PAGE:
In a recent video from PESI Inc., Dr. Bessel van der Kolk— a Senior Fellow at The Meadows— explains how yoga traditions can help prevent psychological trauma patients from getting stuck during the course of their treatment.
Traumatized people’s bodies get rewired in a way that makes them feel that they are constantly in danger. They get tightness in their chests, they feel restless, agitated, and unable to focus. This makes it necessary for them to explore how they can find stillness and become more present in the here and now.
Two major avenues for learning how to quiet your mind and body are movement and breath. Yoga and Tai Chi are both traditions that use movement and breath to help people improve their interoception, or sense of the body from within.
Learn more from Dr. van der Kolk about the role yoga and interoception can play in healing from trauma in this brief video:
If you’re a behavioral health professional, check out Dr. van der Kolk’s 6-week Intensive Trauma Treatment Course to take a deep dive into numerous effective trauma treatment modalities. Register today, because spaces are limited.
The treatment of psychological and emotional trauma is at the heart of everything we do at our Meadows Behavioral Healthcare programs. (The Meadows, The Claudia Black Young Adult Center, Gentle Path at the Meadows, Remuda Ranch, The Meadows Outpatient Center and Rio Retreat Center.) We’re grateful to have Dr. Bessel van der Kolk, Dr. Peter Levine and Dr. Shelley Uram as Senior Fellows, who help guide our staff and ensure that we stay on the cutting edge of therapeutic inventions to help people fully recover from addiction, depression, anxiety, bipolar disorder, sex addiction, eating disorders and many other behavioral health issues.
That’s also why we’re proud to be sponsors of the 27th Annual International Trauma Conference, taking place in Boston, Massachusetts, June 1 – 4. This year’s theme is “Psychological Trauma: Neuroscience, Self-Identity and Therapeutic Interventions.”
The conference is being directed by Dr. van der Kolk, who is the author of The Body Keeps the Score: Brain, Mind, and Body in the Healing of Trauma. Dr. Shelley Uram will lead a workshop on Friday afternoon called “Reclaiming Our Lives from ‘little t’ Trauma;” and, Dr. Peter Levine will give a keynote address on Somatic Experiencing on Saturday morning.
Early registration ends May 2. Continuing Education Credits are available for behavioral health professionals. Visit the conference website for more information.
For the past three decades, the International Trauma conference has examined how trauma affects psychological and biological processes, and how the damage caused by overwhelming life experiences can be reversed. This year, they will explore new frontiers in this work— frontiers that transcend old paradigms of talking, analyzing and administering drugs.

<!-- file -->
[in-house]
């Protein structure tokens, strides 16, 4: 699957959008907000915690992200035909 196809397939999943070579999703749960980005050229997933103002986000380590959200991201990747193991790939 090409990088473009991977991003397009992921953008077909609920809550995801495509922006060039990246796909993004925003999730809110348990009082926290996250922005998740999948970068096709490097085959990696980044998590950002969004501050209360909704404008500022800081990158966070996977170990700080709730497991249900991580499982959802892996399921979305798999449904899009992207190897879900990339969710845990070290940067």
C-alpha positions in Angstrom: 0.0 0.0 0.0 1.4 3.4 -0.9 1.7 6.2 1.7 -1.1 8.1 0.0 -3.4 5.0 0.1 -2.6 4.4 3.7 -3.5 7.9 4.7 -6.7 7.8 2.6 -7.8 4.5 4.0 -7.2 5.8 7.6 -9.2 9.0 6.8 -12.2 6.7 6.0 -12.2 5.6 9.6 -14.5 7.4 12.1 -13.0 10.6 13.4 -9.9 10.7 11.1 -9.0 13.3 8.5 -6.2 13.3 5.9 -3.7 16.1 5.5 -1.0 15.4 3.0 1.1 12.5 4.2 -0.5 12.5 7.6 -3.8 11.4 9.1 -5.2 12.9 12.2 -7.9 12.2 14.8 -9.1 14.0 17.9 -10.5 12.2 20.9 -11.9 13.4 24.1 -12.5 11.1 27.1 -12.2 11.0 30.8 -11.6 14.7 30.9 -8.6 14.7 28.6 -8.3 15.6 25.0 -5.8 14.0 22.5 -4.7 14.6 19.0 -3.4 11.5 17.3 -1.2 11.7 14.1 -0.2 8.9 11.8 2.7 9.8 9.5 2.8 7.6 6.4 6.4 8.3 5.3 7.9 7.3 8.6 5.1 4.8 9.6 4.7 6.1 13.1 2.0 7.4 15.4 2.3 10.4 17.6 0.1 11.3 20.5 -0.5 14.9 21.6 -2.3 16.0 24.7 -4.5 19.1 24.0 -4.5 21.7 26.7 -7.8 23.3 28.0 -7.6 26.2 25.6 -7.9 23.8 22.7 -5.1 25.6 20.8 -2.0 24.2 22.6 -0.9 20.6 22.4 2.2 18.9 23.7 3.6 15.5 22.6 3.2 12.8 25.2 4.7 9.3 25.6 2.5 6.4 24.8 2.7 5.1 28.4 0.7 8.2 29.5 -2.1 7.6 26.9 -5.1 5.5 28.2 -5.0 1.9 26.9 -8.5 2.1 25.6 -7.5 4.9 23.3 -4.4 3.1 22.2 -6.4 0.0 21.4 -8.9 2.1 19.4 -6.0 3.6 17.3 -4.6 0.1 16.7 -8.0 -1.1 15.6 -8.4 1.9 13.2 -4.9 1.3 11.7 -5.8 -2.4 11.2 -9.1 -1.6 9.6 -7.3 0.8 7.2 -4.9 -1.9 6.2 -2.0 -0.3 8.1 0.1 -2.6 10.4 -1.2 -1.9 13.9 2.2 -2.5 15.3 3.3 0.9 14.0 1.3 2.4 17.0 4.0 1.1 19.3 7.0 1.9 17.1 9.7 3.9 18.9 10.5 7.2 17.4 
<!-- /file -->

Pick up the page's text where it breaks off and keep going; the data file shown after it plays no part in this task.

The study of psychological trauma has been accompanied by an explosion of knowledge about how experience shapes the central nervous system and the formation of the self. Developments in the neurosciences, developmental psychopathology, and information processing have contributed to our understanding of how brain function is shaped by experience and that life itself continually transforms perception and biology.
The study of trauma has probably been the single most fertile area in helping to develop a deeper understanding of the relationship among the emotional, cognitive, social and biological forces that shape human development.
Researchers have learned that most experience is automatically processed on a subcortical level, i.e., by “unconscious” interpretations that take place outside of awareness. Insight and understanding have only a limited influence on the operation of these subcortical processes. When addressing the problems of traumatized people who, in a myriad of ways, continue to react to current experience as a replay of the past, there is a need for therapeutic methods that do not depend exclusively on understanding and cognition.
Don’t miss this opportunity to learn from the industry’s top leaders in neurobehavioral health!
The Meadows is pleased to announce that we now offer on-site, overnight lodging exclusively for workshop participants at the Rio Retreat Center at The Meadows! And, to celebrate this great news, we’re extending our 25 percent discount on all workshop registration fees through the month of April.
The Rio Retreat Bunkhouse is designed to be conducive to the process of healing and recovery, and is purposely free of the distractions that often accompany hotel lodging.
The Bunkhouse offers workshop participants:
Five nights at The Bunkhouse costs $560 including taxes. Single-occupancy rooms are available at an additional cost.
Rooms are available on a first come, first served basis; early registration is recommended.